KNIGHTDALE — Brittany Coppedge’s influence on the sport she loved remains potent years after her premature passing.
A graduate of Southeast Raleigh High School who lost a short battle with lung cancer at the age of 19 in 2006, Coppedge was a Level 9 gymnast who devoted much of her life after the age of 6 to fine-tuning her balance and body control to competition levels.
To this day, Coppedge’s former coach and Knightdale Gymnastics owner Cris Fuller organizes an annual meet to honor the late gymnast’s dedication to the sport, known as the Brittany Coppedge Gymnastics Invitational.
“She was the kind of kid that would have grown up … and she would still be involved in gymnastics, whether it be coaching or judging,” Fuller said of her former student. “She just loved the sport.”
Brittany’s mother, Tammy Coppedge, recalls the intensity the teenager displayed when it came to competition. Often putting all else on hold for a meet, Coppedge harbored a toughness that drove her to success on the bars, mat and beam.
“She was one of those girls that was always in the gym,” Tammy said. “When she was Level 9, over the summer, she was there for over 30 hours a week.”
Coppedge’s Level 8 season began with a twinge of back pain that she kept under wraps. It wasn’t until after her participation in the Southeast Regional Championship that Coppedge admitted to the discomfort. Two days later, a stress fracture was pinpointed in her back.
As a Level 9 gymnast (one level away from Olympic consideration) the next season, Coppedge broke her foot the day before the State Championship. She still competed, earning five medals and another shot at the Regional Championship.
“She was a tough girl,” Tammy said.
The 8-, 9- and 10-year-olds that now compete in the memorial meet might not share Coppedge’s resilience, but they do possess a similar passion for the high-flying sport for which the teenage talent is best remembered.
The 2014 meet drew 66 gymnasts in total, as members of Chapel Hill Gymnastics, Bull City Gymnastics and The Tumble Gym descended on the seventh annual event held at Fuller’s facility on Feb. 1. In hopes to expand this venture in future years, Fuller is working with the Town of Knightdale to gain use of its recreation center with aspirations of a two-day event.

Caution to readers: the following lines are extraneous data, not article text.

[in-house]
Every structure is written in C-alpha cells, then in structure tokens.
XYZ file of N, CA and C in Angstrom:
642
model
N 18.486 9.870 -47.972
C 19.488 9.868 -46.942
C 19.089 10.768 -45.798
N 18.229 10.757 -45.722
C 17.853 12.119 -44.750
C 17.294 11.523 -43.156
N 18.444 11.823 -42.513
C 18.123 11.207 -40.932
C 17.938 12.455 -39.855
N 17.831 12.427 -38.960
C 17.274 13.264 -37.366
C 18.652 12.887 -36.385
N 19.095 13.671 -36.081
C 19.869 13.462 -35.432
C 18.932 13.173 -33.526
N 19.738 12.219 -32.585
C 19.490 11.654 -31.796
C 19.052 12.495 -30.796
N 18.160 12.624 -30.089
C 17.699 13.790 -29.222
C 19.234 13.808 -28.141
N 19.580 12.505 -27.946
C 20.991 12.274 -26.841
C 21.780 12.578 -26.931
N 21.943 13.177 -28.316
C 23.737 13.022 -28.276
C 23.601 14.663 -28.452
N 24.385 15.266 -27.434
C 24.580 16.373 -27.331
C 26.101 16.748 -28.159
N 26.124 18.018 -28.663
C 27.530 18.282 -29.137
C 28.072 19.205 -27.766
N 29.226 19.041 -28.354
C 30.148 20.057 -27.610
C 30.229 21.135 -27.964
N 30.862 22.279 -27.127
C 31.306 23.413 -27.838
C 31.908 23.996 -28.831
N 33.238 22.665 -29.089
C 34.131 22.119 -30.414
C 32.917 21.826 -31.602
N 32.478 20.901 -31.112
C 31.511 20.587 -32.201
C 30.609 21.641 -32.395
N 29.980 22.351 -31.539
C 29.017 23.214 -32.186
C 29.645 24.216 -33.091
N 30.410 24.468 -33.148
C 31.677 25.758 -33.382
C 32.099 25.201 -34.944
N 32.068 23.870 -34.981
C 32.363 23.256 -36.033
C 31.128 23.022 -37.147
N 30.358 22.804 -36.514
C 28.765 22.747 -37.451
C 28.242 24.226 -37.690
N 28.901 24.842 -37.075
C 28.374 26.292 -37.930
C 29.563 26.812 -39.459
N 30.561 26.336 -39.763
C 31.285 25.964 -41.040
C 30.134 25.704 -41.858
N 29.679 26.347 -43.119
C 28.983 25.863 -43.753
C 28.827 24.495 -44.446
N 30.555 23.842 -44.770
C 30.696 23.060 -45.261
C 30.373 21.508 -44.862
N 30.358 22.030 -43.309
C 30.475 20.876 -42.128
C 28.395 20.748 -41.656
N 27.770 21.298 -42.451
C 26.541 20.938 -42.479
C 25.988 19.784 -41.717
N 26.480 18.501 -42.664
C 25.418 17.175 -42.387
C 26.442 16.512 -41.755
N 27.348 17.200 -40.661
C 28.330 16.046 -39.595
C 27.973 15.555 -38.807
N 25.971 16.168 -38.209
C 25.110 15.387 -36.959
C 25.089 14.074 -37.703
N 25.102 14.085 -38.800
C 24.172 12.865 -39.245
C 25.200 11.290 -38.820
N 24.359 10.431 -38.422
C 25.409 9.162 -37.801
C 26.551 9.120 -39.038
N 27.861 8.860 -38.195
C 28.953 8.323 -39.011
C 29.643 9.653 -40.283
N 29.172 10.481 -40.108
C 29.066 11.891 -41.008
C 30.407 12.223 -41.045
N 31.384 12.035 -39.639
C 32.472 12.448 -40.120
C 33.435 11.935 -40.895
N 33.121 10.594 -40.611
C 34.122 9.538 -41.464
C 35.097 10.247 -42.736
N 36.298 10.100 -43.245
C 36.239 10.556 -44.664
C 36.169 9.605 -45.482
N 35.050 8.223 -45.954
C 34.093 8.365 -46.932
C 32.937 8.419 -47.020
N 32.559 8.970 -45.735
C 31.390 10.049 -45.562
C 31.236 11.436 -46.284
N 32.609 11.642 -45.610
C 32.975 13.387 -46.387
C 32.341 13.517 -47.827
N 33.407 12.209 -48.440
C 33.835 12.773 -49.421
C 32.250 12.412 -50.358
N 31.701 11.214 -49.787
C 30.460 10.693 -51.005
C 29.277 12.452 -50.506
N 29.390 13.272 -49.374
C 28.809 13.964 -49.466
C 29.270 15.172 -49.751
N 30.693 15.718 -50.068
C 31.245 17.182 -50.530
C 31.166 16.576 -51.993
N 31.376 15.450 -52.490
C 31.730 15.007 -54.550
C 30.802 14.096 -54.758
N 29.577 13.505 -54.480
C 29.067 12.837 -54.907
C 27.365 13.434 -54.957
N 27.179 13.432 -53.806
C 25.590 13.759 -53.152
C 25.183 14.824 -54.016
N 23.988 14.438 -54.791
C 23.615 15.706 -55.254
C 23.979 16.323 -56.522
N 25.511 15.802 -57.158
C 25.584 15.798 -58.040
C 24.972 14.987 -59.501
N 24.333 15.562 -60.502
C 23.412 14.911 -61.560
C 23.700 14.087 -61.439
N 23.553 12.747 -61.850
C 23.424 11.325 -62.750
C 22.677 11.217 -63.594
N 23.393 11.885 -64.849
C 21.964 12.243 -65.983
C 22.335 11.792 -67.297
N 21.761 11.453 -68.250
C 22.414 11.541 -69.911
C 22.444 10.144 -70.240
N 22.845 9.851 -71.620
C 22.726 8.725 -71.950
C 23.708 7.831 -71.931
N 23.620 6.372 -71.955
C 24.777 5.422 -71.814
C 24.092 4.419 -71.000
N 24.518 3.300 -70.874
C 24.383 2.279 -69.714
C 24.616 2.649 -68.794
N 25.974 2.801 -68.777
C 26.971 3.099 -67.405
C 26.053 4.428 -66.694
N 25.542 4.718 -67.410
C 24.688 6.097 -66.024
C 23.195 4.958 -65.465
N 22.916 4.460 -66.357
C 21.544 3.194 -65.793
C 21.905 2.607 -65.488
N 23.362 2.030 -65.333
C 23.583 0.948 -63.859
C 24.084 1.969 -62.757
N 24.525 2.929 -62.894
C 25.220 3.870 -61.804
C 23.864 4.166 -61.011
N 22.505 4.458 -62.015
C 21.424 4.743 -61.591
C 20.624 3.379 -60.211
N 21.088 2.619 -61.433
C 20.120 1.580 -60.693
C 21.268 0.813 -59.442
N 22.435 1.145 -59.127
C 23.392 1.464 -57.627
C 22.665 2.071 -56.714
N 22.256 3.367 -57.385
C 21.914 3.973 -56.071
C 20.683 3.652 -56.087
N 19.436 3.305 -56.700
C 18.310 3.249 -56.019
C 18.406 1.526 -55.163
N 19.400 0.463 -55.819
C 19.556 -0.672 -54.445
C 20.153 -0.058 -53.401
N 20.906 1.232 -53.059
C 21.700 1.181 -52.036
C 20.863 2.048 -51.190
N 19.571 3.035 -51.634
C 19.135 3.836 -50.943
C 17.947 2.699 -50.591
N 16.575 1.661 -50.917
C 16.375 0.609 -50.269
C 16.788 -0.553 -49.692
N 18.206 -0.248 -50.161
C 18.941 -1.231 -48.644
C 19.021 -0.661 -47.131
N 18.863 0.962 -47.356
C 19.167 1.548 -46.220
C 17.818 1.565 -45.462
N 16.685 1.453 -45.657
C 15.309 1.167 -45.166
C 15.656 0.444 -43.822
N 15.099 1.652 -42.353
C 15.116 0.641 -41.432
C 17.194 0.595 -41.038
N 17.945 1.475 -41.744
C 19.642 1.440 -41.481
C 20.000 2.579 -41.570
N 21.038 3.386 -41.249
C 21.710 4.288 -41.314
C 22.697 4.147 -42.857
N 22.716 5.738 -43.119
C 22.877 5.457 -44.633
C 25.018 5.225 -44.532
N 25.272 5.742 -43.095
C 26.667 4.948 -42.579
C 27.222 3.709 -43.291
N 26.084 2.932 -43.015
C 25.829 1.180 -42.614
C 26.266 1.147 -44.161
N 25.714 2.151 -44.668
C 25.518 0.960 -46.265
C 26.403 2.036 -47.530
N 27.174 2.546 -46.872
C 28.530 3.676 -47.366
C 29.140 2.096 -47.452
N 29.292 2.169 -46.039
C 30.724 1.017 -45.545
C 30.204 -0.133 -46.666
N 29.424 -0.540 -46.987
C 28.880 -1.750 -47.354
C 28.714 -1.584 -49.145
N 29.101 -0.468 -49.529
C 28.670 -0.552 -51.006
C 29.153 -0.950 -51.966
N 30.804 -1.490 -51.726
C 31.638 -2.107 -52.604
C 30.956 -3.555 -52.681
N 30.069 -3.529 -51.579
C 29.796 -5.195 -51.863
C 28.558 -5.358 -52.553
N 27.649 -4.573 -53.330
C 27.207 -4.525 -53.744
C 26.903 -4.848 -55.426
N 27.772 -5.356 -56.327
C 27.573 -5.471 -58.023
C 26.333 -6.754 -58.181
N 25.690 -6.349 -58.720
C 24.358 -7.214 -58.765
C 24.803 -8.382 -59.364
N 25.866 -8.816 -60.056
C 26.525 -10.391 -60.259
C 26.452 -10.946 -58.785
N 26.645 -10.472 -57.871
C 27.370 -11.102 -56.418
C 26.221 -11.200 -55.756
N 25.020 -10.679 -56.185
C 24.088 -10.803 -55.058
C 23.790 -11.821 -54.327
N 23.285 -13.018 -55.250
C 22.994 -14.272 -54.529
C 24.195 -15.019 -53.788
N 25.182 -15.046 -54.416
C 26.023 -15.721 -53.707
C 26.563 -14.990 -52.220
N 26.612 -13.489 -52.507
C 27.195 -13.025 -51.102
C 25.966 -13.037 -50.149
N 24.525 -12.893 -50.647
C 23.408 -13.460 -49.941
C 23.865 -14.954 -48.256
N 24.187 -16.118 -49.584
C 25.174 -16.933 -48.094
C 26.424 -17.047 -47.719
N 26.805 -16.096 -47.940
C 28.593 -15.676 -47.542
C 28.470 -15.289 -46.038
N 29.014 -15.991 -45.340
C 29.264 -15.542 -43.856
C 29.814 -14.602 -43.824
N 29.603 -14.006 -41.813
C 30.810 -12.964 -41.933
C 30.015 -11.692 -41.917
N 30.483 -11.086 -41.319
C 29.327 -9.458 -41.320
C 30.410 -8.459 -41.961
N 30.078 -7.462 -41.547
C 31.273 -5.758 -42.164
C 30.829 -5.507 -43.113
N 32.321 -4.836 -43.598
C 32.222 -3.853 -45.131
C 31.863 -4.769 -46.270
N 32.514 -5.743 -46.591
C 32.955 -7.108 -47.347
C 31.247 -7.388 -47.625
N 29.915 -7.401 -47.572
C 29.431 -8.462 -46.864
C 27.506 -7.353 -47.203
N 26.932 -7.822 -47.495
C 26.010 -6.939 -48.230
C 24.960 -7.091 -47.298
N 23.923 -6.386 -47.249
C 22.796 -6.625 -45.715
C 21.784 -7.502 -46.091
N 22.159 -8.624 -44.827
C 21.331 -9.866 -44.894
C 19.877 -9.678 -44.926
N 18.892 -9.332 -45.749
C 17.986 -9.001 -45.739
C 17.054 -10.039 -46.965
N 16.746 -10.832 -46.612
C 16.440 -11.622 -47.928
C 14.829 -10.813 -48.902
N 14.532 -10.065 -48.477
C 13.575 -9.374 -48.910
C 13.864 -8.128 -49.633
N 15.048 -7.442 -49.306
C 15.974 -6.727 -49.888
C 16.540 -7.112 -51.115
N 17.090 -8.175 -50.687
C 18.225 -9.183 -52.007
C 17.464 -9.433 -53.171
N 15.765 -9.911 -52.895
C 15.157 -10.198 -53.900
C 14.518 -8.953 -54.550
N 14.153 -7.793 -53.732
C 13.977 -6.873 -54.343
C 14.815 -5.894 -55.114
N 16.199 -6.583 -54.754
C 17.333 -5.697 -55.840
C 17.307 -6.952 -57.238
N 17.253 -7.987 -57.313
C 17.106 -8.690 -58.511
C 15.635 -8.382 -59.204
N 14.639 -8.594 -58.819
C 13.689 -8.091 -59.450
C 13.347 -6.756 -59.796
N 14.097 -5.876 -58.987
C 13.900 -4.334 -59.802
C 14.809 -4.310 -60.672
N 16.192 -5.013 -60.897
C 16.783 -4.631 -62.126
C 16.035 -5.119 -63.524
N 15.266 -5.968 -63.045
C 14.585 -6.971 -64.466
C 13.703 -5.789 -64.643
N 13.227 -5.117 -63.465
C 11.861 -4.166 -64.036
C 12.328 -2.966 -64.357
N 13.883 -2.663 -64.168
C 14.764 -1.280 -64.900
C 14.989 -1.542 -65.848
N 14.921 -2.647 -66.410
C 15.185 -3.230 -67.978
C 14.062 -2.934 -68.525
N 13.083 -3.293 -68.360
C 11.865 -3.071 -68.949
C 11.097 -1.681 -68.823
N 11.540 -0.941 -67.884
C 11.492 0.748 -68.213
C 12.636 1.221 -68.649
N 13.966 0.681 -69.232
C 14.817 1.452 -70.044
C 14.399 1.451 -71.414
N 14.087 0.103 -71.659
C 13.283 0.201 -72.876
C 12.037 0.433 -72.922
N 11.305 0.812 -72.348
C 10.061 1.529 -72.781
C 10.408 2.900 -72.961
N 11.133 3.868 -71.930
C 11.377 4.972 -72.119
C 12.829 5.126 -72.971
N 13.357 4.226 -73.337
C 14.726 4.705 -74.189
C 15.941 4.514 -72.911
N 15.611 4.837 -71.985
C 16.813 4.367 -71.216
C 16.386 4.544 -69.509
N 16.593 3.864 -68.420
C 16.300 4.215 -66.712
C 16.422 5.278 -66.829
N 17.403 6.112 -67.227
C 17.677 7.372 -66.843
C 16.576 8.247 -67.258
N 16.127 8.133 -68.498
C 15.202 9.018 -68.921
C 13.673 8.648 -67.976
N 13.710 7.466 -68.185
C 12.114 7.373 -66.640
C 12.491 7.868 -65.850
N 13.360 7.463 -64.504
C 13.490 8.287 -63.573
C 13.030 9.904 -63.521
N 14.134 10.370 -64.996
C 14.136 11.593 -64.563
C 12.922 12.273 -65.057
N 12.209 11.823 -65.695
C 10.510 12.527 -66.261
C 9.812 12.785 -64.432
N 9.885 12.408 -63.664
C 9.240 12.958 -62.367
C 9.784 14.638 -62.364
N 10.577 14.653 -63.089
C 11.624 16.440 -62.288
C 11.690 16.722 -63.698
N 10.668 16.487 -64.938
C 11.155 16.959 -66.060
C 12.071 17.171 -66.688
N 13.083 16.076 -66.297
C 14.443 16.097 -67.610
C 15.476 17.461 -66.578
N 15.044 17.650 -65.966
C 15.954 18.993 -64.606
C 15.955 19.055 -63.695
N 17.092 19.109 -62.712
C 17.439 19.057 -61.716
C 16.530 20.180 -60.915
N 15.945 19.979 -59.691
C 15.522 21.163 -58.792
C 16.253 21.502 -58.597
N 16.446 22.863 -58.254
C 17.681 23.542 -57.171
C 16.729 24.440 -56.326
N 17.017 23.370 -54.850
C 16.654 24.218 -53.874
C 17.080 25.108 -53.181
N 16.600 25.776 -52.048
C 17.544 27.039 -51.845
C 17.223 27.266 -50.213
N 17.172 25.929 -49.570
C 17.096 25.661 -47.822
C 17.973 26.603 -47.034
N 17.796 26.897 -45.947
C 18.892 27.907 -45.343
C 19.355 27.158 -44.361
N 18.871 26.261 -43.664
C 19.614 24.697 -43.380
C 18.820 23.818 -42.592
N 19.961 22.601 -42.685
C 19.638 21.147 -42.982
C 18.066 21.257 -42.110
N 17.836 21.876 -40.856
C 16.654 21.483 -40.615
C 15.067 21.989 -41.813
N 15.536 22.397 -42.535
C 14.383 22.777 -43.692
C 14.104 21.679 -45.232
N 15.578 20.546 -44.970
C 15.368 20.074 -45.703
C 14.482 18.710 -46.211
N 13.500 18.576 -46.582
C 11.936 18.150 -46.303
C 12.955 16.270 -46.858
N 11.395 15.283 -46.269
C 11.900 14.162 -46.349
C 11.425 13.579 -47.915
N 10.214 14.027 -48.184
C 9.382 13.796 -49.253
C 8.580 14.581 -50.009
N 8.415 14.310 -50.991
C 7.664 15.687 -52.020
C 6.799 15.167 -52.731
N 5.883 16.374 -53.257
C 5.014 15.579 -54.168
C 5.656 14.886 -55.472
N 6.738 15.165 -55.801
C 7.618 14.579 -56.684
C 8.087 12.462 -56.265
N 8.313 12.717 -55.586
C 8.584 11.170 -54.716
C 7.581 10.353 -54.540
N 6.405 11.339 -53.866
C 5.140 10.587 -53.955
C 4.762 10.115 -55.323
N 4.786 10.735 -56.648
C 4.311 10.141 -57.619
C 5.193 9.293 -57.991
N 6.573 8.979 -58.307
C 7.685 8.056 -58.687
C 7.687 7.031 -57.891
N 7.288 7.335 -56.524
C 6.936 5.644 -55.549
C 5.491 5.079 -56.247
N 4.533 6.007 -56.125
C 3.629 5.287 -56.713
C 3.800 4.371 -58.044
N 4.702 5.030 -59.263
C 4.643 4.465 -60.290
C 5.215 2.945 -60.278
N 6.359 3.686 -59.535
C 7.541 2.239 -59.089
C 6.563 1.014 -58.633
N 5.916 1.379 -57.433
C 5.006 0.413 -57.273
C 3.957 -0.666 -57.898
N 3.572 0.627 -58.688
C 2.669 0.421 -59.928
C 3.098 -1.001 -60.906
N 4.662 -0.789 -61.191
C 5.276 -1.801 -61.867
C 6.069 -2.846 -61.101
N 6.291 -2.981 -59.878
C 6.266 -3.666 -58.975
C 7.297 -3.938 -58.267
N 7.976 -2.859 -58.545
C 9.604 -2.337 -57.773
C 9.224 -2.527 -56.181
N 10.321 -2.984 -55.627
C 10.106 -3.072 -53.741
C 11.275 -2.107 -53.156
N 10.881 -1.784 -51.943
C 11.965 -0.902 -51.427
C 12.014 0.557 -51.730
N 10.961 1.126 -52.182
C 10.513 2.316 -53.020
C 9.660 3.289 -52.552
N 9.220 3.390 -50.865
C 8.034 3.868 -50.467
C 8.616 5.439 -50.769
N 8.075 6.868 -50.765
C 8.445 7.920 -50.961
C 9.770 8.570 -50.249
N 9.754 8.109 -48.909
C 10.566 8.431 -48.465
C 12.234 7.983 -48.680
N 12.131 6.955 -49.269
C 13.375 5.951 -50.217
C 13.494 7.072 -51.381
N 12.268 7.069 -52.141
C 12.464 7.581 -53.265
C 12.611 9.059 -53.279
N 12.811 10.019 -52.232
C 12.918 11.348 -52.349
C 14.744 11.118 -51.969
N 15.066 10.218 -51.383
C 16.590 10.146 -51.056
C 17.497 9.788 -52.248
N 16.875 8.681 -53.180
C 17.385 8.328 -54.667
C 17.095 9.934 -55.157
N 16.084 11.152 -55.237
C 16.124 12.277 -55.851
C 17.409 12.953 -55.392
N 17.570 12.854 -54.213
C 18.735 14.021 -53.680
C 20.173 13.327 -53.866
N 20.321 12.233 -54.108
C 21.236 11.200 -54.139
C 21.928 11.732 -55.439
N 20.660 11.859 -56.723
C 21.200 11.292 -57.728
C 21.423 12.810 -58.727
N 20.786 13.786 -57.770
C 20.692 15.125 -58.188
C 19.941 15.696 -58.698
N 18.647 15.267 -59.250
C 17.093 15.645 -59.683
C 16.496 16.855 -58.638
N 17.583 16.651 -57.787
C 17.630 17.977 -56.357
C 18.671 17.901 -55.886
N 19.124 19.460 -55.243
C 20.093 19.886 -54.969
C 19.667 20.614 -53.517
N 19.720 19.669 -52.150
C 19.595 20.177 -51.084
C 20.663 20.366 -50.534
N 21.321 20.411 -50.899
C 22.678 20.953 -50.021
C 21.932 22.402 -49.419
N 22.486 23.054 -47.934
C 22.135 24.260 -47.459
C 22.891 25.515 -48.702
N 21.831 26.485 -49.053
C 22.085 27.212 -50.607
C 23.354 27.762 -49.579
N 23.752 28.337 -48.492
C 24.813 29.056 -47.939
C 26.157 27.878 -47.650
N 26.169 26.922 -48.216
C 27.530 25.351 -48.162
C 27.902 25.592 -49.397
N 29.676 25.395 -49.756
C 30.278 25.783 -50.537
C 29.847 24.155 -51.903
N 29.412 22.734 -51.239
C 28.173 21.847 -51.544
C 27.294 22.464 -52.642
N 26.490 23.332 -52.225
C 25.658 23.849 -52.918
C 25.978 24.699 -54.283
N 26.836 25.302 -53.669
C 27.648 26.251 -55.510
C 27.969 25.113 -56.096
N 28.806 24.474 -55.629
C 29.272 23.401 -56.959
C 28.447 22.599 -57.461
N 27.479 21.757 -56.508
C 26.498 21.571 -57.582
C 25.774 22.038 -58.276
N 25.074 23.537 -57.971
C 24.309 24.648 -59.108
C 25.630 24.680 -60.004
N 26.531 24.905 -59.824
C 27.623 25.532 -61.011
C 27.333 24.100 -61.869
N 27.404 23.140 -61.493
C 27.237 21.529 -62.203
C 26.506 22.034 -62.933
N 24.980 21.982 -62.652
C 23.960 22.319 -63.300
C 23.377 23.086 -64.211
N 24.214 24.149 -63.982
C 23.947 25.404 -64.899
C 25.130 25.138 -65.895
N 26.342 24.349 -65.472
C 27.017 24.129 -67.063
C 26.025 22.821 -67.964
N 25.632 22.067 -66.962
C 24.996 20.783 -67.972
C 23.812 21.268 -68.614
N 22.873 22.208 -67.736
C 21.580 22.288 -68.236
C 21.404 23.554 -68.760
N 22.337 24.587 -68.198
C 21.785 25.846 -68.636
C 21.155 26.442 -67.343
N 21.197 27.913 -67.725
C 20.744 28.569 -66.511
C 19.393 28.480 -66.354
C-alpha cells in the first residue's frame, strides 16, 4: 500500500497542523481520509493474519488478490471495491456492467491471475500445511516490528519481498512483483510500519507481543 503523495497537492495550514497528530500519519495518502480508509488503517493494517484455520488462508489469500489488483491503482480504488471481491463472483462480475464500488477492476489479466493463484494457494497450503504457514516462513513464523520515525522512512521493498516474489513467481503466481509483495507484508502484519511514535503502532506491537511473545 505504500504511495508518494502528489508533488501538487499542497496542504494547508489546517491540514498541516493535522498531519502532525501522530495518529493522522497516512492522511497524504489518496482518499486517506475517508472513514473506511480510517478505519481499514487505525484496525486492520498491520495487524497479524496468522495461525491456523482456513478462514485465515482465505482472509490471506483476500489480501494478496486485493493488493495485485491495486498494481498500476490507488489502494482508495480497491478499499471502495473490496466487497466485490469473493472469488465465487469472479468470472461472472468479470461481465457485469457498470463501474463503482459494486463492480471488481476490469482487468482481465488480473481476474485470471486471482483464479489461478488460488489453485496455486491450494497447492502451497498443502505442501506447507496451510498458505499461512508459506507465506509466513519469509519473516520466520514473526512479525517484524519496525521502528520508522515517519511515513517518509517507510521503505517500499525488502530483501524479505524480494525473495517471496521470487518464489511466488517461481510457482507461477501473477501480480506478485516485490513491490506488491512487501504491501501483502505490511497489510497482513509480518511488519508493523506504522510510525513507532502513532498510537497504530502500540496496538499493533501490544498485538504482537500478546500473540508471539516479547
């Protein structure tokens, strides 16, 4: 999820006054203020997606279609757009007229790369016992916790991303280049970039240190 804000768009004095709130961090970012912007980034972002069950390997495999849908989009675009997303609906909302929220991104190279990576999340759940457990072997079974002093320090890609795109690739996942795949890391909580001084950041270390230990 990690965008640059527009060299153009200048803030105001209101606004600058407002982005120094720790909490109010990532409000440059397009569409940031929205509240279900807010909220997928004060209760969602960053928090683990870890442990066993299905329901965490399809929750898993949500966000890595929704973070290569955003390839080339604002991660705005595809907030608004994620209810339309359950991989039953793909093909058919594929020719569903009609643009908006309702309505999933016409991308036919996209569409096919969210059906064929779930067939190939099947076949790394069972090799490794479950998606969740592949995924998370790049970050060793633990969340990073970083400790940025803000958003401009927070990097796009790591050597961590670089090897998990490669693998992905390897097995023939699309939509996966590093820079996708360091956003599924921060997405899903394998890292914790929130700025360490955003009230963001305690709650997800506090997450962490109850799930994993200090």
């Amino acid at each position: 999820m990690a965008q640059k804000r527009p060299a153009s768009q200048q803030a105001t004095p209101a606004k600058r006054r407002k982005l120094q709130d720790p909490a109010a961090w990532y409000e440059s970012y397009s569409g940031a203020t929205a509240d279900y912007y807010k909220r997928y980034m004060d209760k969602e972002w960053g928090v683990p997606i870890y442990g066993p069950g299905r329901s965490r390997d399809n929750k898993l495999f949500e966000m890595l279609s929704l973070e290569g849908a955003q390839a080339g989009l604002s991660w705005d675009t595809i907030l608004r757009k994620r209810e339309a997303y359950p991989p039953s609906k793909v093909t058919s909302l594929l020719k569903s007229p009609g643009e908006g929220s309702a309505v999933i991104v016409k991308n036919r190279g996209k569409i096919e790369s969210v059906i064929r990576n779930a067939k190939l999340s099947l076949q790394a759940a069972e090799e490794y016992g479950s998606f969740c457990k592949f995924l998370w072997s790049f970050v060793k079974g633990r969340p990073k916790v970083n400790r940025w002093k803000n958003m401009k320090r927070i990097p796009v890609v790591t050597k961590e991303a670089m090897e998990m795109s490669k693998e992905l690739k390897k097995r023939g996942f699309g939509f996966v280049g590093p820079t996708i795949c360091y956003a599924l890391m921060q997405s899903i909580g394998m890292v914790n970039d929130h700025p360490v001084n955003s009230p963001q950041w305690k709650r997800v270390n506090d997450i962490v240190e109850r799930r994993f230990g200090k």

“We’re considering bidding to be an AAU qualifier meet,” Fuller said, explaining that acceptance would require all AUU gymnasts to compete in the Brittany Coppedge Invitational in order to advance to States. “If we win the bid for that, we’re almost guaranteed 200-some kids would participate.”
While many of the young kids who compete in the Coppedge Invitational do not fully understand the magnitude of this specific test of both precision and style, the parents see it as a reminder of just how lucky they are for their children’s health.
“I think it’s more import to the parents of these gymnasts who have a look at her story and look at her mom Tammy and realize, you know, that it could be them just as easily as it was for her,” Fuller said. “You see how important it is to raise awareness for something like lung cancer.”
Tammy Coppedge said the Knightdale competition is a chance for all to watch young gymnasts enjoy the sport as much as her daughter did.
“It also makes the parents aware to treasure every chance you get, because you just don’t know,” she said.
In addition to the annual Brittany Coppedge Invitational meet, the family has helped organize “Brittany’s Battle” – a charity geared toward increasing both lung cancer awareness and funding for research.